Friday, April 13, 2012

Granting Others the Moral High Ground


Politicians and would-be debaters often attempt to claim the moral high ground when attempting to disarm their detractors.  They talk about fairness as if it is an absolute.

However, it is worth noting that what is "Fair" is determined by reference which moral system is used as the standard. In the process of evaluation, one's idea of good and evil in the realm of human behavior determine what one thinks is fair or unfair in politics.

Far too few people are willing to question the moral premises on which they operate.  If we believe this, how much should we trust their politics?

In reason, you should never cede the moral high ground to someone whose morals you don't understand or agree with.  This is something that can happen before you're aware of it so it's something to look out for and the only solution I have for you at this point is to question premises.  Keep asking why.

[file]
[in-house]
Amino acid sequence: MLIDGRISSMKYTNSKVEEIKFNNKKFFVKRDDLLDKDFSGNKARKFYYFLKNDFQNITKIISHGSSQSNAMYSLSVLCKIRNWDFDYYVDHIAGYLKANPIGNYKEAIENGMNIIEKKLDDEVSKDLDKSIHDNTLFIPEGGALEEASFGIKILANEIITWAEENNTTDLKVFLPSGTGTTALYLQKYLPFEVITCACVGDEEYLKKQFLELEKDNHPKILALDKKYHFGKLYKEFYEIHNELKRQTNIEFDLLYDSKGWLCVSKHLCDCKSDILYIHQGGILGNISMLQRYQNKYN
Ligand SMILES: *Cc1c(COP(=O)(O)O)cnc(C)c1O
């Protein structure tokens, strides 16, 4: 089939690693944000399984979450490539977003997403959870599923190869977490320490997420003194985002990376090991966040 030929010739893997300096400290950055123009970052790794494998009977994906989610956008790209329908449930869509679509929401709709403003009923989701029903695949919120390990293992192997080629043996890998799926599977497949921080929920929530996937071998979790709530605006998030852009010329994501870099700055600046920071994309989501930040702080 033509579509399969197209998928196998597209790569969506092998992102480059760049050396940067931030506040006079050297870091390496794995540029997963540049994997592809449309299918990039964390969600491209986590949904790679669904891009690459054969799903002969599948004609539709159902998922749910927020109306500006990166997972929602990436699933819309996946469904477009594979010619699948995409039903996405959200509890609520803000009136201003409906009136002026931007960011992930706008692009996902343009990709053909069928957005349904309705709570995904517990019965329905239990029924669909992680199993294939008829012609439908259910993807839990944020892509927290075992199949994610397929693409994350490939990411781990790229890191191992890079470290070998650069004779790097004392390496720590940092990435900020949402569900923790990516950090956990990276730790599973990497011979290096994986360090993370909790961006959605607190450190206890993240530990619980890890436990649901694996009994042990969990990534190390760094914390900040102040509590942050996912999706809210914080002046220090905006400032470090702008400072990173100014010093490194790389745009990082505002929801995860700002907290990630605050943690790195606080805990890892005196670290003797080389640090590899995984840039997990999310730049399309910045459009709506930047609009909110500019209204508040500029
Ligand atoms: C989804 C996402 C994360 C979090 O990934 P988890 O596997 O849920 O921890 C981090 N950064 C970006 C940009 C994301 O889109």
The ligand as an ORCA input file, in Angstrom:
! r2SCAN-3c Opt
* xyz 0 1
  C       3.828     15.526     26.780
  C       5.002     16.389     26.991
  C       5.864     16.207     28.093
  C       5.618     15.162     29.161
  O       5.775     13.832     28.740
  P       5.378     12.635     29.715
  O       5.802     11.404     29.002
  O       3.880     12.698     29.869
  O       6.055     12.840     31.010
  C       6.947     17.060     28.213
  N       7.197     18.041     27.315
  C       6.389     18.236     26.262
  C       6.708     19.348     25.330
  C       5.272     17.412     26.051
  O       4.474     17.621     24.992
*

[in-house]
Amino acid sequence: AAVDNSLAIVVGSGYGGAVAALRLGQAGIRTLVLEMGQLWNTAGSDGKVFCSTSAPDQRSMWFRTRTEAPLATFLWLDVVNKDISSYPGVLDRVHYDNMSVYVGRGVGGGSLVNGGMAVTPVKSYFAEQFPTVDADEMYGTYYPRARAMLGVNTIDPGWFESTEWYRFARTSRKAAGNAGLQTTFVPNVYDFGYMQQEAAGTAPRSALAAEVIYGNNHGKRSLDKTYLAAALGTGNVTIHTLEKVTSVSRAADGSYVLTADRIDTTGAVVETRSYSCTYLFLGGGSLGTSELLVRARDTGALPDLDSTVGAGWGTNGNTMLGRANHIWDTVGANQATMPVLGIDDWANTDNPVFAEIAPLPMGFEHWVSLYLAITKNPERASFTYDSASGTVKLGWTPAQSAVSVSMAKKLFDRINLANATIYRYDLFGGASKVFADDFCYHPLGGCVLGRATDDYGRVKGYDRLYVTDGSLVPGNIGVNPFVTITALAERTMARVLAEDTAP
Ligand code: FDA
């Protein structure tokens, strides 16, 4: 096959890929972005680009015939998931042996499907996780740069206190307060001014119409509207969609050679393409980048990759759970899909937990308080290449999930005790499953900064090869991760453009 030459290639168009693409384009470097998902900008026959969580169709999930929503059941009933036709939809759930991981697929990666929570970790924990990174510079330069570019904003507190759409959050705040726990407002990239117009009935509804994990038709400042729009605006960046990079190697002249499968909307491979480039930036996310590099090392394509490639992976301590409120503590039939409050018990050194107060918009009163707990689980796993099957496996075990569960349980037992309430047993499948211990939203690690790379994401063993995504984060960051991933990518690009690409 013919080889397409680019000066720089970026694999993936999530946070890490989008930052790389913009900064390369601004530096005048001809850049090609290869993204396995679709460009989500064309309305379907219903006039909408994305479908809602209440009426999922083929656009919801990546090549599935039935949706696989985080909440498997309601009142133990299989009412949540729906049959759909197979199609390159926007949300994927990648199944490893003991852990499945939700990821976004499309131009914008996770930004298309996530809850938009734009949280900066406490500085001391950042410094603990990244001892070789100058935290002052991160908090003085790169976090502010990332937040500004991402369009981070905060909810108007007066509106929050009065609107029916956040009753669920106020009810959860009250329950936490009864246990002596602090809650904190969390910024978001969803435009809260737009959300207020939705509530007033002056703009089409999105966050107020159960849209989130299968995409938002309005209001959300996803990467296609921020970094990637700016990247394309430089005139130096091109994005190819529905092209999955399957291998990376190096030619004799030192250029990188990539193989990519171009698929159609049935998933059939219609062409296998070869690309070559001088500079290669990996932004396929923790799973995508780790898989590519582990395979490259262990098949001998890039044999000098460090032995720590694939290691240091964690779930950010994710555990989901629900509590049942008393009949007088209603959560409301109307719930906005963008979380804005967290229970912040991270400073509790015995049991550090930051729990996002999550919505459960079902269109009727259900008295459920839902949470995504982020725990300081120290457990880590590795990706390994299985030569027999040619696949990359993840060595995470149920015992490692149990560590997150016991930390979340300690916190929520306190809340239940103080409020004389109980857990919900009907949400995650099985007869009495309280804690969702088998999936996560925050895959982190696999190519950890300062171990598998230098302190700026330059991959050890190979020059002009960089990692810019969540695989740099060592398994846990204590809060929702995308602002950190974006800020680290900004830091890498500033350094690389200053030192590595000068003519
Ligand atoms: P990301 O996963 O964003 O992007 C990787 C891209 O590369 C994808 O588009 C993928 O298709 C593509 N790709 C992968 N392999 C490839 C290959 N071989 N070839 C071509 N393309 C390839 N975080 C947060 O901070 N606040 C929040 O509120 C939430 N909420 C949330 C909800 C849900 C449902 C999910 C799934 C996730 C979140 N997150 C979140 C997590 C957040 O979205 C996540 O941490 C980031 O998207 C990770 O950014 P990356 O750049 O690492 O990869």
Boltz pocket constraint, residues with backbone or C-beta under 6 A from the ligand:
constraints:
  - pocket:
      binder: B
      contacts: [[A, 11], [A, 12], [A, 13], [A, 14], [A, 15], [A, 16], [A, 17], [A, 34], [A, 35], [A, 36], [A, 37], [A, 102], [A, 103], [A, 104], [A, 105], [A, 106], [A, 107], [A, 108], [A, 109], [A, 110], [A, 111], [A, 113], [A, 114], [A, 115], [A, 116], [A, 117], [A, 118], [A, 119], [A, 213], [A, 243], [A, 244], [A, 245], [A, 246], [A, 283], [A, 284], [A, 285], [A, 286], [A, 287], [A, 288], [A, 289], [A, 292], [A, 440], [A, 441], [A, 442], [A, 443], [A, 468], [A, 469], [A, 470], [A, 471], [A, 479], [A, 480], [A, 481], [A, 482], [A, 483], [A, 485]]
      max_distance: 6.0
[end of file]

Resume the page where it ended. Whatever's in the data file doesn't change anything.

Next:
When someone claims something is not fair... "by whose standards?"  "why are those standards valid?"

A moral judgment is not an intellectual argument that something is right, valid, and should be done.

Sunday, April 8, 2012

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To the author of the last random internet comment that will ever come my way via this Blog:

I have disabled comments on this blog fully.  Your comment was a reminder that I needed to do so.  Thank you!

Since you shared with me a link to Wikipedia on Falsifiability, it's only fair that I take a moment to share to you a concept I think you would benefit from researching:  "proving non-existence".  Best of luck to you out there.